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Arts & Culture

Sea Song: Hugh Snowden Exhibition Reflects on the Coastal Experience in Egypt

Sea Song: Hugh Snowden Exhibition Reflects on the Coastal Experience in Egypt
written by
Cairo 360

Two years ago, British artist Hugh Sowden started a series of abstract paintings inside his Alexandrian studio. His solo exhibition Sea Song', which opened on Wednesday 24 November at Osana Family Wellness, was born of that coastal existence: Living on the edge of the Mediterranean — “a power spot, a centre of civilizations across time and space” — he reflects on the historical and contemporary layers of life, death and resurrection.

Sowden often composes verse to accompany his paintings, photographs and three-dimensional installations. One excerpt from ‘Sea Song’ reads:  

The ocean absorbs our past
And shapes our future
Without it there is no life
The sea is a myriad of interpretation  
And powerful sensory perception                                                                                                                                                                                                              
Surface light reflecting the celestial universe    
Its depth evoking dark and mysterious emotion        
Never changing, never the same                                                                                          

For almost a half-century, Sowden (and his art) have traversed the globe, from Europe to the Middle East and Africa to the West Indies. By way of illustration, he volunteered with Mother Theresa in Calcutta, worked as a teacher in Tehran for the Shah and spent several years in Luxor delving into Pharaonic culture and other creative forces inspired by nature and spiritual beliefs.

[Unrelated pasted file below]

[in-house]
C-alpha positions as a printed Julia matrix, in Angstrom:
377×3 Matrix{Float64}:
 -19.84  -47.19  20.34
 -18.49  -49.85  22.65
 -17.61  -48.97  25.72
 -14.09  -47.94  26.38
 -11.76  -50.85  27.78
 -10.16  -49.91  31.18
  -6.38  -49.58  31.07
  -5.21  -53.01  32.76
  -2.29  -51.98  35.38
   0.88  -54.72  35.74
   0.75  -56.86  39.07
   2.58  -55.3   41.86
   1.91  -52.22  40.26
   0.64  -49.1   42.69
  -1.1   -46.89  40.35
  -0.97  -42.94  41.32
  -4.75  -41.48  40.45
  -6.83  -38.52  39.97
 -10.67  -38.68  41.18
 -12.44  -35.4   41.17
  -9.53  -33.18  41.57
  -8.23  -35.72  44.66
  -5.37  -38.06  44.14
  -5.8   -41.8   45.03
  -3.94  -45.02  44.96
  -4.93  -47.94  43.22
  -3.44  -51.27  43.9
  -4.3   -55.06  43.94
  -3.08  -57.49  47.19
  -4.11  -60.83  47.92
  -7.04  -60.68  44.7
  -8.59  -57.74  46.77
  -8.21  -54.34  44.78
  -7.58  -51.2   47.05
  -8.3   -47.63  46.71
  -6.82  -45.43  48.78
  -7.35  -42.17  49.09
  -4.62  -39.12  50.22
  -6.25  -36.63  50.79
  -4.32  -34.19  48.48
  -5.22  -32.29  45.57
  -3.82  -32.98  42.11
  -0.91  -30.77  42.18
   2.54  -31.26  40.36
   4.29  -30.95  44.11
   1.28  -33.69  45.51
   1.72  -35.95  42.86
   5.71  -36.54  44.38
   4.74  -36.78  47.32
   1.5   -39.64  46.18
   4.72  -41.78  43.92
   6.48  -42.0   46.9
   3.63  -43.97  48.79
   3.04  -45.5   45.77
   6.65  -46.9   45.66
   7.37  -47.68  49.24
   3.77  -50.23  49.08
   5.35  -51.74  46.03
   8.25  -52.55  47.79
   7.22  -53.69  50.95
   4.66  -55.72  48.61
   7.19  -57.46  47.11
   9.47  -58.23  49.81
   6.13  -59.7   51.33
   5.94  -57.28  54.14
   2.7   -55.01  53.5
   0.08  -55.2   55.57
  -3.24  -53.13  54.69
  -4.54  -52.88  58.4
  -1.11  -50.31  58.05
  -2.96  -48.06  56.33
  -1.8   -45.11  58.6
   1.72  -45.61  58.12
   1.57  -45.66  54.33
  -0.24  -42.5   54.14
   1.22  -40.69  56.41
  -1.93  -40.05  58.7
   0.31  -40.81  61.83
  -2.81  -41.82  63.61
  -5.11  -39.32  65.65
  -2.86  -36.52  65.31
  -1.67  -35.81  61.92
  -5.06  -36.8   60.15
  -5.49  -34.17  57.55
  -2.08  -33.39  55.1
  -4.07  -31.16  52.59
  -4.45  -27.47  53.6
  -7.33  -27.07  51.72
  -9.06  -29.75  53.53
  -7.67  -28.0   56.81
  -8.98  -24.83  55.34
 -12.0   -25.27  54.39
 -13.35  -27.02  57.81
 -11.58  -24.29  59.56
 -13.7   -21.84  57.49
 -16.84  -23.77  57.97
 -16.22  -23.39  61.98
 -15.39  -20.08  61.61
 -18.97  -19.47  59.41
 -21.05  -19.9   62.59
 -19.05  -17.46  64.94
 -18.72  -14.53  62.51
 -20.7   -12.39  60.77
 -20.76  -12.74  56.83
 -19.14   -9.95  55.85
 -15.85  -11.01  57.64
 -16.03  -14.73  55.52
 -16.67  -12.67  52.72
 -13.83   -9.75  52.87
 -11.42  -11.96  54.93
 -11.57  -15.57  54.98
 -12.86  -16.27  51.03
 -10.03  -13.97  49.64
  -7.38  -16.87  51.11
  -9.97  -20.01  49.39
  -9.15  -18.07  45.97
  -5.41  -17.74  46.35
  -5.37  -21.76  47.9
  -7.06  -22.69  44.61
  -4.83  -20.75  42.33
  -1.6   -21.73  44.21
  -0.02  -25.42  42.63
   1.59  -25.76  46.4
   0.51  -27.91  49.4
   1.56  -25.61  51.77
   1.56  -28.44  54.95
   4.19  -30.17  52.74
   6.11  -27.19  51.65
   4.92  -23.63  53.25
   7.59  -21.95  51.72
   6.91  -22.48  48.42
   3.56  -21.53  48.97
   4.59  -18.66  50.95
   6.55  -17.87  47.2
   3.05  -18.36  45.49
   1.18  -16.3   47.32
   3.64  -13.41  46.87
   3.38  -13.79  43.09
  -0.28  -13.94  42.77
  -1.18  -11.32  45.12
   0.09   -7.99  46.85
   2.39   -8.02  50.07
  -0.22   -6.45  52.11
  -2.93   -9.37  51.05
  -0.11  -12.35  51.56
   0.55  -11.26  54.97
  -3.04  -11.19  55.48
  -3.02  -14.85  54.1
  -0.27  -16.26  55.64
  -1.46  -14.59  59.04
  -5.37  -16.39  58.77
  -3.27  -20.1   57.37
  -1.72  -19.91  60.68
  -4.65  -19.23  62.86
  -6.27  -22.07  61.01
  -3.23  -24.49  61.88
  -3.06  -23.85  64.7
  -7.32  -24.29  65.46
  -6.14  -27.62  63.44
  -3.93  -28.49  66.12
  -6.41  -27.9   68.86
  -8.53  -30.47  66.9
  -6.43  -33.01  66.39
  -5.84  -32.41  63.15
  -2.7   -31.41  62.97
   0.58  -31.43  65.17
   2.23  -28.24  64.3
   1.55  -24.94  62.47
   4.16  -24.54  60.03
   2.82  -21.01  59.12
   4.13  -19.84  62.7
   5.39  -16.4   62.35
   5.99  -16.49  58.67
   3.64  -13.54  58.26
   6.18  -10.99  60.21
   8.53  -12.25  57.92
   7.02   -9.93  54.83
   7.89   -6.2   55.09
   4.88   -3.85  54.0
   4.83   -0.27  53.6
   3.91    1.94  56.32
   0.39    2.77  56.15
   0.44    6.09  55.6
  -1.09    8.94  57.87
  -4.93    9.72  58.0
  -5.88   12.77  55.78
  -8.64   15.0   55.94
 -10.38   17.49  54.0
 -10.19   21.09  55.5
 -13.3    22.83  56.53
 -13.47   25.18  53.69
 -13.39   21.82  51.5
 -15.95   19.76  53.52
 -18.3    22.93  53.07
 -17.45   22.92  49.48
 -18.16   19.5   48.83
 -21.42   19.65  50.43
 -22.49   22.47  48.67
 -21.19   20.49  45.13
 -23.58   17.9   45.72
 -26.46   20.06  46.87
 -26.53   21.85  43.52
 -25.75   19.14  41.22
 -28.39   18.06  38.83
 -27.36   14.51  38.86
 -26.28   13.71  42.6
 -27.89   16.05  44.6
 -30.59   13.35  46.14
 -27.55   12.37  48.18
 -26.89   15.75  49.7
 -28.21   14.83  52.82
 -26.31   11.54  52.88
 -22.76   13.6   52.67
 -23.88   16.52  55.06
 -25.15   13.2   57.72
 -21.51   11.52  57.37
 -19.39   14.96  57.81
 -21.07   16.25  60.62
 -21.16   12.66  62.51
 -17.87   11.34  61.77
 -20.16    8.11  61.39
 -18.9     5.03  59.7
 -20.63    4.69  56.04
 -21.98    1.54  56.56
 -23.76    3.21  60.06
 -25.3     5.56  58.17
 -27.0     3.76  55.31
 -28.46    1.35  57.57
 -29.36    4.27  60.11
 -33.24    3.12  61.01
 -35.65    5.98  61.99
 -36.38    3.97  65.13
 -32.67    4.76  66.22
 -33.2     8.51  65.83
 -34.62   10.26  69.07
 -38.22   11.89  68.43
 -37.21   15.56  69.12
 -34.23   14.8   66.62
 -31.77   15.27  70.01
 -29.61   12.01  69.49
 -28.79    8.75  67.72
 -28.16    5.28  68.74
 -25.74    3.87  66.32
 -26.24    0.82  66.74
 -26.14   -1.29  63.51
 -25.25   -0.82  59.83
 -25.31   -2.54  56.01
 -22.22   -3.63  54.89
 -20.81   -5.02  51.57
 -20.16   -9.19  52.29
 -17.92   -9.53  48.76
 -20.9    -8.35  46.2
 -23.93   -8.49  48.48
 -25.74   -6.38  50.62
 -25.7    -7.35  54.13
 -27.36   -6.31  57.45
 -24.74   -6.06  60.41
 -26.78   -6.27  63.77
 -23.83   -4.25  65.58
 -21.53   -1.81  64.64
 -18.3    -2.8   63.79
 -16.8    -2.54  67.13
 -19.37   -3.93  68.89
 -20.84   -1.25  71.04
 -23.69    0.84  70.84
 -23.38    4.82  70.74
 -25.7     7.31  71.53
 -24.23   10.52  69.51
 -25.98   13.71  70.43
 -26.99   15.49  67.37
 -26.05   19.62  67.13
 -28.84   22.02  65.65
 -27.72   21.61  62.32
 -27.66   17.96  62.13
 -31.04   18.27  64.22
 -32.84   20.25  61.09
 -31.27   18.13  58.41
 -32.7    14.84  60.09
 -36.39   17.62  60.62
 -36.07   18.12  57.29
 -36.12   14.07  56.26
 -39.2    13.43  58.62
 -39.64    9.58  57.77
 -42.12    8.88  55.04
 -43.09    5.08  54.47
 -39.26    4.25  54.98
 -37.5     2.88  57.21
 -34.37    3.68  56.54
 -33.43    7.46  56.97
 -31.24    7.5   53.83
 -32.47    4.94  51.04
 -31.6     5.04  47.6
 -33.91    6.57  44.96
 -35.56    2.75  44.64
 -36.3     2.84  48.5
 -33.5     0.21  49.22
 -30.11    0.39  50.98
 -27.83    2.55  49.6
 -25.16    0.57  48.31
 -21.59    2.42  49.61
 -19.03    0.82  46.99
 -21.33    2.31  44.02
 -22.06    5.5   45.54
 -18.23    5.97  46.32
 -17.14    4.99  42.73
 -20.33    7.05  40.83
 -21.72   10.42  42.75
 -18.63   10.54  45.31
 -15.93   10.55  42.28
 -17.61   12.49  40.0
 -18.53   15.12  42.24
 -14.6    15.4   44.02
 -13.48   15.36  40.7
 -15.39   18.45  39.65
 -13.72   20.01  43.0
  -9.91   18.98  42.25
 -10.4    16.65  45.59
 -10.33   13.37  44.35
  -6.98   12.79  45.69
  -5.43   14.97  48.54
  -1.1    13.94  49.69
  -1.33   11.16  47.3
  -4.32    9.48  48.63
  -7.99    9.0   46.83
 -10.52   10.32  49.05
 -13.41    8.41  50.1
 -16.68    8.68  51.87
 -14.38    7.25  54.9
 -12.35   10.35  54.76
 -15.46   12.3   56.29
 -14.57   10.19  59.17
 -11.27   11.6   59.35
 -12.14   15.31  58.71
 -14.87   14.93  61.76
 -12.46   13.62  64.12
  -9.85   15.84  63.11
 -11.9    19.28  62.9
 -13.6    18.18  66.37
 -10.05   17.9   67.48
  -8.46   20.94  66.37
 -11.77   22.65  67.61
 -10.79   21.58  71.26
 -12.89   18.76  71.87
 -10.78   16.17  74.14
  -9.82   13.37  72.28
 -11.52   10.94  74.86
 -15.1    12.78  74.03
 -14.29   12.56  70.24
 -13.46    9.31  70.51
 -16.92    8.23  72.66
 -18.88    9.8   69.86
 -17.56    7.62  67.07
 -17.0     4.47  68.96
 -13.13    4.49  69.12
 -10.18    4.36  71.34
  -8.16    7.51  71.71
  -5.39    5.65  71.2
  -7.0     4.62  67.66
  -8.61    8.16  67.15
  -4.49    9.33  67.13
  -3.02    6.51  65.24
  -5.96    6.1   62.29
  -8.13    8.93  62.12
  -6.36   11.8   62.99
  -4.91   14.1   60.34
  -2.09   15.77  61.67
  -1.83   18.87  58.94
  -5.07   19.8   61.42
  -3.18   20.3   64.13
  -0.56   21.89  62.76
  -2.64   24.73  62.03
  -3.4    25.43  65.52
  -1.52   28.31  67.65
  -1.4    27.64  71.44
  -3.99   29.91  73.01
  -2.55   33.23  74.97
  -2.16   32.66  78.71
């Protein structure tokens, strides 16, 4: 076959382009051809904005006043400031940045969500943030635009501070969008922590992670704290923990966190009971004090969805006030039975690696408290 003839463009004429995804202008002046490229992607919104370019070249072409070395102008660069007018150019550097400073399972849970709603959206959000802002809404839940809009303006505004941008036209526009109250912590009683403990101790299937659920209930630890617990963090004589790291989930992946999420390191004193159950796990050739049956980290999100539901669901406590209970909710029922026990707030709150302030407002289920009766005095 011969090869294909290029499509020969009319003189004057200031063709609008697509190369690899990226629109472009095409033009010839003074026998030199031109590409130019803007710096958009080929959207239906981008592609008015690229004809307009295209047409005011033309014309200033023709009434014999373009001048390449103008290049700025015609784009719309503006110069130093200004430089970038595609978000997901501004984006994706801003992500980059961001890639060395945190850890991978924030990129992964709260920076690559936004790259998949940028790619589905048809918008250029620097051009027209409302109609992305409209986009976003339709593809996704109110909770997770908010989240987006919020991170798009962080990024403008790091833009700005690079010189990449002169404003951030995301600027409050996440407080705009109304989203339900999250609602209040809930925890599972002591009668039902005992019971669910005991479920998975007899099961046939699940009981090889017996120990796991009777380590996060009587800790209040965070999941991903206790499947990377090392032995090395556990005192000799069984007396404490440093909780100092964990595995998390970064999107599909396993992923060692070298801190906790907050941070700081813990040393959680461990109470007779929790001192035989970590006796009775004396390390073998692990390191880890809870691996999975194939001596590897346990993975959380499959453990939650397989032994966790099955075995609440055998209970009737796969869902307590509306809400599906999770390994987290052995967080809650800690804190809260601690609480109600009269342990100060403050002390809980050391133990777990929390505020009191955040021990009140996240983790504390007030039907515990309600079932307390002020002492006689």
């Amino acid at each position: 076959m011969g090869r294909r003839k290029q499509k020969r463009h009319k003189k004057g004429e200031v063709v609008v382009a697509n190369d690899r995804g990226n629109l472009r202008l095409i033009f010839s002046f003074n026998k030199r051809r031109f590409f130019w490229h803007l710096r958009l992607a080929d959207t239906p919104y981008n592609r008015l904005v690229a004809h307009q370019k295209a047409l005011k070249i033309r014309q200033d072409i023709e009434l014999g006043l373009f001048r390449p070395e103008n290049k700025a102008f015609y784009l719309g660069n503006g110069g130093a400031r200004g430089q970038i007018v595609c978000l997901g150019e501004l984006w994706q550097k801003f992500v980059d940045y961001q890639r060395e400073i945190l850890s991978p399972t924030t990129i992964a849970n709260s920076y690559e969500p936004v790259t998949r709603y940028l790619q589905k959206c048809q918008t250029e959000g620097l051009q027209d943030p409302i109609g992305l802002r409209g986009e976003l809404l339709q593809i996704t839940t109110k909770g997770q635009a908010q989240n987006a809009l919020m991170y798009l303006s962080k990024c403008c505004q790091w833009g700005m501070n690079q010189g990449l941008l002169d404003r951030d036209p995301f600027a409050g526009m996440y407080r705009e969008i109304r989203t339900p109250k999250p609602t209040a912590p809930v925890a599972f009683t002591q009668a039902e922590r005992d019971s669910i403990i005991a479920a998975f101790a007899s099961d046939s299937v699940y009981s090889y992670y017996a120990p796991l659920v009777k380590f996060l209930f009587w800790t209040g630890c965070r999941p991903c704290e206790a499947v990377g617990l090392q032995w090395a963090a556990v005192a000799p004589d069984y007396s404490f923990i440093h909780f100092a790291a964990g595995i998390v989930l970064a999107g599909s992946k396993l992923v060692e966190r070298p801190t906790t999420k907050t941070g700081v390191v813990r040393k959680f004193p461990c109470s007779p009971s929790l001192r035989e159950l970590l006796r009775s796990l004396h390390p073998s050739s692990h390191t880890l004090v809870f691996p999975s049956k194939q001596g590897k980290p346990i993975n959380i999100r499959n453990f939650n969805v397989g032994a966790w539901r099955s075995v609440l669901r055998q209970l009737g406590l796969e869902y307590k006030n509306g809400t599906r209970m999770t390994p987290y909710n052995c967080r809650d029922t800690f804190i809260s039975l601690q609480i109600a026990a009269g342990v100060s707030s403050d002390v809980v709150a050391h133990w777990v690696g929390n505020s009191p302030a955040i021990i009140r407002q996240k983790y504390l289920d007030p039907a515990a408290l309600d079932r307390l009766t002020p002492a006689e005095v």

Deeply connected to Egypt throughout his career, Sowden was Head of Visual and Performing Arts at the British International School Cairo (1981-1998) and worked on the interior design of All Saints Cathedral in Zamalek known as The Millennium Frescoes (1984-2000). After training as a concept-design architect, he would go on to develop three-dimensional paintings such as Paradise Dahshour and Malkata Palace (see World of Interior magazine).

“I’ve lived in Egypt for some 35 years,” Sowden reminisces. “In that time, I’ve created numerous studios: on the Nile in Embaba, in a Bedouin encampment near Nuweiba, by the Dahshour Pyramids, on the west bank of Luxor in Malkata Palace, and most recently on the outskirts of Alexandria in Agami…I feel like I’ve become part of Egyptian culture and I know that Egyptian culture is an important part of me.”

Sowden’s work has been exhibited in various galleries and establishments around the world and can be found in a number of private and public collections.

‘Sea Song’ runs from 24 November to 31 December at Osana Family Wellness. Public Q&A sessions with the artist will be held on 26 November from 1PM to 2PM and on 5th December from 11AM to 12PM. For more information, call Osana at 01017733770 or email